The scene: At the grocery store, innocently trying to buy some edamame.
Customer is trying to buy a Mounds bar, from the 50% off table. Everything on the 50% off table has a sticker with a barcode on it, which is to be swiped to achieve the discount, because of course the check-out people can’t be expected to do the math themselves.
Said customer also had a box of cereal from the 50% off table. It rang up at $1.22, after the discount. The Mounds bar, on the other hand, wasn’t cooperating. Full price, it was $1.19, but the sticker on the front wasn’t applying the discount. The cashier was having a lot of trouble, scanning, un-scanning, re-scanning.
After several minutes of this, she said, “Can I just give it to you for the $1.22 on the other sticker?”
Um…can you give 50% off a Mounds bar that is full price at $1.19, by using the 50% off sticker of something that costs $2.44? REALLY?
She said, “Oh, wait, I guess that’s not quite half off.”
At this point, I’m just dumbfounded. That is more than 100% of the cost of the thing. So no, it is NOT half off or anything close to it. She had done so much scanning that she had to call a manager for an override…OF THE WHOLE TRANSACTION. The people in the line were about to start revolting, as she started scanning all the items again.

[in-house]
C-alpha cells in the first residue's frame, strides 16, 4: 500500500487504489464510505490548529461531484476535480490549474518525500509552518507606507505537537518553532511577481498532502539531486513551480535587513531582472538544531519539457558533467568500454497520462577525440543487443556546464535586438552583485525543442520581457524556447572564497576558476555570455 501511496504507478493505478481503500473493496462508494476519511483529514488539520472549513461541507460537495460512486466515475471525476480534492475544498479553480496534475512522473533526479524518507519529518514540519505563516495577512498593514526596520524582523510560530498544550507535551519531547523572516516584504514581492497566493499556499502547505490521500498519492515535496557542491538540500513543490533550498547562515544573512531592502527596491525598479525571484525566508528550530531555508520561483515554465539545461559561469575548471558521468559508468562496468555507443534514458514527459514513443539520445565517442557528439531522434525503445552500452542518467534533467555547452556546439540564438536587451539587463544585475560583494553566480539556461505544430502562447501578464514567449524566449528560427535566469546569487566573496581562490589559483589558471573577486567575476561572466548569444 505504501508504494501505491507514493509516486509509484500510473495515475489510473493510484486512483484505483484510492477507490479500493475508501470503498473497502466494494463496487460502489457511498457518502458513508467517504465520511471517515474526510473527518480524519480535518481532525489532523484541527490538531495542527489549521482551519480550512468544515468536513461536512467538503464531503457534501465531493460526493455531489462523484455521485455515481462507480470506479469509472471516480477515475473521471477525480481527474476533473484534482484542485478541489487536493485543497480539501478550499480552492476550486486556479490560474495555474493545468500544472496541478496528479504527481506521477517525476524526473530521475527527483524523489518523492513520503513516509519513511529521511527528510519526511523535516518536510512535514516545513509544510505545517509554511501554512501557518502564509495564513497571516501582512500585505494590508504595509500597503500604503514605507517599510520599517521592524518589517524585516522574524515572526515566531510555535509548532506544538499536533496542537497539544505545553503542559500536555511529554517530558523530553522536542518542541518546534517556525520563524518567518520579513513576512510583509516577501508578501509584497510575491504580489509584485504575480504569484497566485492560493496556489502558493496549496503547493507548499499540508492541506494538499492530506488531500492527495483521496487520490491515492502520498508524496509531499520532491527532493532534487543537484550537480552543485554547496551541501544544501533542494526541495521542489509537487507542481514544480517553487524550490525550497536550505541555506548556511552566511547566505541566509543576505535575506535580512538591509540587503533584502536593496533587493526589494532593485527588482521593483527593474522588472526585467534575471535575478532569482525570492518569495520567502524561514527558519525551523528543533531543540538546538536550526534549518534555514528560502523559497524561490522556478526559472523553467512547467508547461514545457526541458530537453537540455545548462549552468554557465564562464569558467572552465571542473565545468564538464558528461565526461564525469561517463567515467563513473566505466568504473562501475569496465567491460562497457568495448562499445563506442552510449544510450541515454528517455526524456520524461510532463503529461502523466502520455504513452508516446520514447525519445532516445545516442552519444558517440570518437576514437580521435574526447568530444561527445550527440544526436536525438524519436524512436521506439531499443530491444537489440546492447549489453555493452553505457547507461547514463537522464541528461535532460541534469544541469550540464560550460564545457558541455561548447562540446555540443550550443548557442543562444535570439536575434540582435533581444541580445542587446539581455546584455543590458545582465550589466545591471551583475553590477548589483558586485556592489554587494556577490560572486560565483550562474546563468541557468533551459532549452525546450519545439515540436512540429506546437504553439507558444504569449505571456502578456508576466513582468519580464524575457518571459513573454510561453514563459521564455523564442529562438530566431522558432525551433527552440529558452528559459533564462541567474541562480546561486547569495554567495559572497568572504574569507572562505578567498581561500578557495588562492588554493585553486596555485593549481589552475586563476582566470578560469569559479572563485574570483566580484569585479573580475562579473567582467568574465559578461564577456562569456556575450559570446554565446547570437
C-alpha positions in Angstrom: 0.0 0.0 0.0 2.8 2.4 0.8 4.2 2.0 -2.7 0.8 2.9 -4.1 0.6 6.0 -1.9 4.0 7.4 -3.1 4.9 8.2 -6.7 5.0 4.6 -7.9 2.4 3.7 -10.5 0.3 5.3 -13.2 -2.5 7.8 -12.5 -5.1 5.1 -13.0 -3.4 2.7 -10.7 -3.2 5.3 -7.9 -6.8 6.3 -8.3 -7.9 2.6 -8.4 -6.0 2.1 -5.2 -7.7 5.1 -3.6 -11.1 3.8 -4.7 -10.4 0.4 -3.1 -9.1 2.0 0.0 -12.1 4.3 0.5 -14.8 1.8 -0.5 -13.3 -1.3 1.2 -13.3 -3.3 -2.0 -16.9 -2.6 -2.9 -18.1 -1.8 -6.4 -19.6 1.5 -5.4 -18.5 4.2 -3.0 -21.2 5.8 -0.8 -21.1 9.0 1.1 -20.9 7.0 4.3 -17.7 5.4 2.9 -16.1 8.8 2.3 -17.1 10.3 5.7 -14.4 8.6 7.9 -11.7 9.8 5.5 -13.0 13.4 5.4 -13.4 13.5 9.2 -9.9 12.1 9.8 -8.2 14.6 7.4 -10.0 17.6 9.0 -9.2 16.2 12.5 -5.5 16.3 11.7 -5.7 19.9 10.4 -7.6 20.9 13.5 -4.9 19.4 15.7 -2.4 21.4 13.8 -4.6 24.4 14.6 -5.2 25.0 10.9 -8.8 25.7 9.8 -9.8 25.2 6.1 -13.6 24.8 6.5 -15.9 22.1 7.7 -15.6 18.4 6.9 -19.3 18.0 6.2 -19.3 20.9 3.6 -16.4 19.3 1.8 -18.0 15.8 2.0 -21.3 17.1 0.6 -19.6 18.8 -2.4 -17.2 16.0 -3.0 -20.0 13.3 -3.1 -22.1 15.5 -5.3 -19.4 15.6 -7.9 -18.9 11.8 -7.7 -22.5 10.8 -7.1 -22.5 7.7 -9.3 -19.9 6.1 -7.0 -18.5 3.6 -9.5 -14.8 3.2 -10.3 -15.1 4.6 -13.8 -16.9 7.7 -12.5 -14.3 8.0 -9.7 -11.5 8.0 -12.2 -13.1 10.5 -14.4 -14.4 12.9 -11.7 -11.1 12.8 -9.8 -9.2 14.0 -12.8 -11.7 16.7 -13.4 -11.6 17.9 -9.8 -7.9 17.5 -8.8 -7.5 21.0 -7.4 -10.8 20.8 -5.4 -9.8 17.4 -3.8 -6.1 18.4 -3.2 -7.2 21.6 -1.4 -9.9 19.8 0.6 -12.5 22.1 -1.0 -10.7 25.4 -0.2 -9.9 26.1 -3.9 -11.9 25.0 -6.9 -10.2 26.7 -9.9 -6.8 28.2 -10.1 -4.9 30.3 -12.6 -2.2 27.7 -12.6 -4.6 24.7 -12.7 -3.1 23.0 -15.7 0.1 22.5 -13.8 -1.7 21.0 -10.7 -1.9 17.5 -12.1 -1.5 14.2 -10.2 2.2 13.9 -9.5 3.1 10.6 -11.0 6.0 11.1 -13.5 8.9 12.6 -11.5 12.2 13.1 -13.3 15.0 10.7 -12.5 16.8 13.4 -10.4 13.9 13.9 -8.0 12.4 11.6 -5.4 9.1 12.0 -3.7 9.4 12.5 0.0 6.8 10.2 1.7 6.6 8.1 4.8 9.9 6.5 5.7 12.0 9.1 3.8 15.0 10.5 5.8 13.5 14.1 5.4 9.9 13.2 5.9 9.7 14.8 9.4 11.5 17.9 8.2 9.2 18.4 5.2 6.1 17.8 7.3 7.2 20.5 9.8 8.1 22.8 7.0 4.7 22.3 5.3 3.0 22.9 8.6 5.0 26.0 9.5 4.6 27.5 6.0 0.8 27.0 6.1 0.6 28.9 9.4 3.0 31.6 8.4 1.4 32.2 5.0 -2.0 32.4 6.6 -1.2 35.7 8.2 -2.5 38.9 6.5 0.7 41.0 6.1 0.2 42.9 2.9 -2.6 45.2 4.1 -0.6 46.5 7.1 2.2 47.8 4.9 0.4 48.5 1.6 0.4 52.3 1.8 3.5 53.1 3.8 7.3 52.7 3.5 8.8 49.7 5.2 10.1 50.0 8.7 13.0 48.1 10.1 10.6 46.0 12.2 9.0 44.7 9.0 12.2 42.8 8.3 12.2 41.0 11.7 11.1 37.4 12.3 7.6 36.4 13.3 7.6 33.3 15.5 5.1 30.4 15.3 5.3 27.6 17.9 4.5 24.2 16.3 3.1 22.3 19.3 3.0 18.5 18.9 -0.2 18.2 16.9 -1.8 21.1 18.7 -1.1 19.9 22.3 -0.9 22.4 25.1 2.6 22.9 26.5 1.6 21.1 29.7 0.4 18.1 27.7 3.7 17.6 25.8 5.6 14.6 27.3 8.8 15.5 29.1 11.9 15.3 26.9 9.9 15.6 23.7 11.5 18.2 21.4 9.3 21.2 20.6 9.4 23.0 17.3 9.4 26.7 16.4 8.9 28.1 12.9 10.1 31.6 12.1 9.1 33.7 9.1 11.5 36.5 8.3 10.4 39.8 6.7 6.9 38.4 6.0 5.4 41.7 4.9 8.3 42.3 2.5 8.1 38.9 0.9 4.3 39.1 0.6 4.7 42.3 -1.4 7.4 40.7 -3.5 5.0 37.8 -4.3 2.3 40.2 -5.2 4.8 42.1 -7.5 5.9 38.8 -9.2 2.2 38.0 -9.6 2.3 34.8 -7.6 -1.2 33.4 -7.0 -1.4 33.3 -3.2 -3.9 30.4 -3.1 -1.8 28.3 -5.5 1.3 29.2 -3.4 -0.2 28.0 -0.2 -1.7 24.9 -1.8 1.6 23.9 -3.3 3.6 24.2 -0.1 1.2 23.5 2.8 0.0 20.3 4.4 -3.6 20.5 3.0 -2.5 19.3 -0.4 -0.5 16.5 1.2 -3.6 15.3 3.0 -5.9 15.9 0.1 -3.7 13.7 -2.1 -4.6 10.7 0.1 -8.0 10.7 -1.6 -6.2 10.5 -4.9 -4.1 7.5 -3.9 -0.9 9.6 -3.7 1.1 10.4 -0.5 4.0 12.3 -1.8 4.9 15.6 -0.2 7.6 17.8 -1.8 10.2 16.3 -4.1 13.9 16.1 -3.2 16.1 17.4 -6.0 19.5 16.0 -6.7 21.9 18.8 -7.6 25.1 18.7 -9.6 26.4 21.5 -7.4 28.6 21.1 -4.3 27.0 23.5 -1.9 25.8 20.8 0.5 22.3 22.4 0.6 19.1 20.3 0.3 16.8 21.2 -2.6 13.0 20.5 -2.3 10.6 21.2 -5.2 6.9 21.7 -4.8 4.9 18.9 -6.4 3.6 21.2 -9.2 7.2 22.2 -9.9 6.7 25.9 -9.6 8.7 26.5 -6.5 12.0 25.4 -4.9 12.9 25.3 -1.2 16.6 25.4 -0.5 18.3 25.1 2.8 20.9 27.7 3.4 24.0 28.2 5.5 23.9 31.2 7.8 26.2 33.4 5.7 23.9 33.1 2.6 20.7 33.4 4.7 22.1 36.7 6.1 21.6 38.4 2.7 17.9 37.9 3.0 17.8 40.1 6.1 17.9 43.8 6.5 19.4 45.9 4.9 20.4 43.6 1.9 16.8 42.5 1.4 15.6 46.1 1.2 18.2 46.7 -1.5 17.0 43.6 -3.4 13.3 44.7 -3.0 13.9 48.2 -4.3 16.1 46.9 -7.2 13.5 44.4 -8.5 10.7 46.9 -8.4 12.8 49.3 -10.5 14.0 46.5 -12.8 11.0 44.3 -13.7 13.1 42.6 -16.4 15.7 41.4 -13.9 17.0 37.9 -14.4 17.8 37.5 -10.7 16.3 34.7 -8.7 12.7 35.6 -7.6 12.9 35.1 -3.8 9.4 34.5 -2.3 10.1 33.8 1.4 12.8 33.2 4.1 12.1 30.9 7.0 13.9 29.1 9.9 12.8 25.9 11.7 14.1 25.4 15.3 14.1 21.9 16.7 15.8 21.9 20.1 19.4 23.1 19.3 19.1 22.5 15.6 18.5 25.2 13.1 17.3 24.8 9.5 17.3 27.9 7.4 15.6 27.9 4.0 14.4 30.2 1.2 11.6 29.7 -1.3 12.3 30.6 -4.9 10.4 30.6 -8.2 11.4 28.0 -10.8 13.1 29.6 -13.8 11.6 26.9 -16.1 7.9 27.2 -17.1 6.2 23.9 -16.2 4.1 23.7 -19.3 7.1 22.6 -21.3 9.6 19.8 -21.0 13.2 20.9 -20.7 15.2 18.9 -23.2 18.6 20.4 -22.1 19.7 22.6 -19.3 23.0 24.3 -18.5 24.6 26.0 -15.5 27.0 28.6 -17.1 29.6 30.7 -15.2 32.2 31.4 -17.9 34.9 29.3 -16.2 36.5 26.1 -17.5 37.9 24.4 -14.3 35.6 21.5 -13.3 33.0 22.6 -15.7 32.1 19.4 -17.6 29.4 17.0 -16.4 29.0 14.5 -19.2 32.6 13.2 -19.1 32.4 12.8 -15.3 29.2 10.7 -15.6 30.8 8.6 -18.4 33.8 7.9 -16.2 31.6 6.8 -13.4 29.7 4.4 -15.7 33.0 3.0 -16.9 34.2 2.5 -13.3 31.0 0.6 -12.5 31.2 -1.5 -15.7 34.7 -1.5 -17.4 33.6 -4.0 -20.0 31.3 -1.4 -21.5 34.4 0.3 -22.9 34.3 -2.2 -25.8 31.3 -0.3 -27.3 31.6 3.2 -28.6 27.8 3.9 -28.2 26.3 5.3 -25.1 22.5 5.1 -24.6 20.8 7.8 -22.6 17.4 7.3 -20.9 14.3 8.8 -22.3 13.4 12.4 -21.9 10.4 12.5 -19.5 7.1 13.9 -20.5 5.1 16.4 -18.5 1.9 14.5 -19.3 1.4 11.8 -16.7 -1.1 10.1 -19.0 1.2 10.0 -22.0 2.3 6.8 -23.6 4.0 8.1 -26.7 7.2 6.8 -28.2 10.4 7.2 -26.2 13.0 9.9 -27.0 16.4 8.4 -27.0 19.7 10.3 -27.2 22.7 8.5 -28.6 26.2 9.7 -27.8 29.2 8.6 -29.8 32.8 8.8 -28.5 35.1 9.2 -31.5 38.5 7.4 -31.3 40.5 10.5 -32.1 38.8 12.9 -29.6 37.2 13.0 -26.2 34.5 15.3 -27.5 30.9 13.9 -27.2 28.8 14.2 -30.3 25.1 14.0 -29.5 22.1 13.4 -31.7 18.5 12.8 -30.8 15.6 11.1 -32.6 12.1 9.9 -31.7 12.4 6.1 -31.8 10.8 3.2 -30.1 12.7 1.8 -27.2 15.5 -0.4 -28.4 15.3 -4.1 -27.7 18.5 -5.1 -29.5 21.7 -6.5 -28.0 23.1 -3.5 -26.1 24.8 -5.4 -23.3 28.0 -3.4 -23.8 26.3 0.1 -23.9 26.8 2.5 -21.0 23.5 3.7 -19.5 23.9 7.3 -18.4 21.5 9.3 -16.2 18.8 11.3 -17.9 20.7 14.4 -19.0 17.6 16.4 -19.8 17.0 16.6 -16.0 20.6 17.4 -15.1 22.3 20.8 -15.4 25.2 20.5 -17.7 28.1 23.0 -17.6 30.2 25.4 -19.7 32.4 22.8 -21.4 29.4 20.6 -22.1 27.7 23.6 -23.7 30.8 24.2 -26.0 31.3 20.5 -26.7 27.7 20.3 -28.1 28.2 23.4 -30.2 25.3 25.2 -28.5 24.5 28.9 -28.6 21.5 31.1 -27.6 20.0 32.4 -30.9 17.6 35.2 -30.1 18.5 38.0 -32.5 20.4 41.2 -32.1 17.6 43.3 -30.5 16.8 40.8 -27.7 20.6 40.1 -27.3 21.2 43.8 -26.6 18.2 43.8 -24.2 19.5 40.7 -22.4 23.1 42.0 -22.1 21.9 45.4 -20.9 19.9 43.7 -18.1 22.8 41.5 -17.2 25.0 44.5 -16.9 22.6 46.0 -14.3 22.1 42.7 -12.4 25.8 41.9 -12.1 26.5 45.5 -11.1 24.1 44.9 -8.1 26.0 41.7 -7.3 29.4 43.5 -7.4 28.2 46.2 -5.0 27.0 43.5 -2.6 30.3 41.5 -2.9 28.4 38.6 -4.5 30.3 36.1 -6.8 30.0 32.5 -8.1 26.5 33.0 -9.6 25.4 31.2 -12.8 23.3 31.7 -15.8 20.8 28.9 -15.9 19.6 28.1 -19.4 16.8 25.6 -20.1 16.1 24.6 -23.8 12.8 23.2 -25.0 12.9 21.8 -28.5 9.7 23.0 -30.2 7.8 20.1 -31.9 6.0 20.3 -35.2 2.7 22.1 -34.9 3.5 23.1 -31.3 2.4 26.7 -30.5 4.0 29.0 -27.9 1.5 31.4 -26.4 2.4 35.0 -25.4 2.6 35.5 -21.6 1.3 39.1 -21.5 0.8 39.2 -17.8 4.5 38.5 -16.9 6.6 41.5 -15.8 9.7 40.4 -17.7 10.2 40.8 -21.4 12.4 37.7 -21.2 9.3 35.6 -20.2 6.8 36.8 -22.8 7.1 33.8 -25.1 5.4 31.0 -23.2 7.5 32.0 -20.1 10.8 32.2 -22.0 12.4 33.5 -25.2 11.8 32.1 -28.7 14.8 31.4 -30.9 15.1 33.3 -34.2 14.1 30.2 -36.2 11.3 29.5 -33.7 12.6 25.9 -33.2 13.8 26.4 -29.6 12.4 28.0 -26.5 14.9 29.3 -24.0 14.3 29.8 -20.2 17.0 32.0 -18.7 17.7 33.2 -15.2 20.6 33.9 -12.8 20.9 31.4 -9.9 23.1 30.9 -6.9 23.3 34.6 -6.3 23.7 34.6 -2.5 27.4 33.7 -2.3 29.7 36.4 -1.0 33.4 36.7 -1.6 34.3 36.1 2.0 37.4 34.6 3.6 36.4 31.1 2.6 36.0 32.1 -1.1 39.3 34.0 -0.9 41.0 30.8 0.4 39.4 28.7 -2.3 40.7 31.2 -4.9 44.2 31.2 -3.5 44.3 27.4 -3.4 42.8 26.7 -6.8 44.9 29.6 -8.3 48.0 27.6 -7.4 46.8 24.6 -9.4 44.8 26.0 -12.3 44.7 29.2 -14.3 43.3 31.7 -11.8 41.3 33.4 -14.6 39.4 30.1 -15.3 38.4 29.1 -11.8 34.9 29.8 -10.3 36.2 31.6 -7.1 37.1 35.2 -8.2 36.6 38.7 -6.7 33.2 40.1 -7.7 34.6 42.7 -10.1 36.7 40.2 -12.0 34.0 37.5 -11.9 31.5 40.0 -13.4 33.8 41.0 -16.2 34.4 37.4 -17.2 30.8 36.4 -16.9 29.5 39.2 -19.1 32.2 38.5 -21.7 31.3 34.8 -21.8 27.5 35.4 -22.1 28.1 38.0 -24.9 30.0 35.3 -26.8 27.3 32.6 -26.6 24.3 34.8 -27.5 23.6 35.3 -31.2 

Then she and the manager put their heads together to do the math on 50% off of $1.19. One would think that the easiest way to accomplish this would just be to round up to $1.20 and know that half of that is $0.60, so half of $1.19 would be $0.595, or still $0.60 once rounded up.
These two women together, after professing their terrible math skills, decided that half of $1.19? Is $0.52. Which is what they took OFF the price, not what they charged the customer. Which doesn’t even begin to take into account the loss of 10 minutes of his life over a Mounds bar.
I can only hope it was the best Mounds bar in the whole universe. FACEPALM.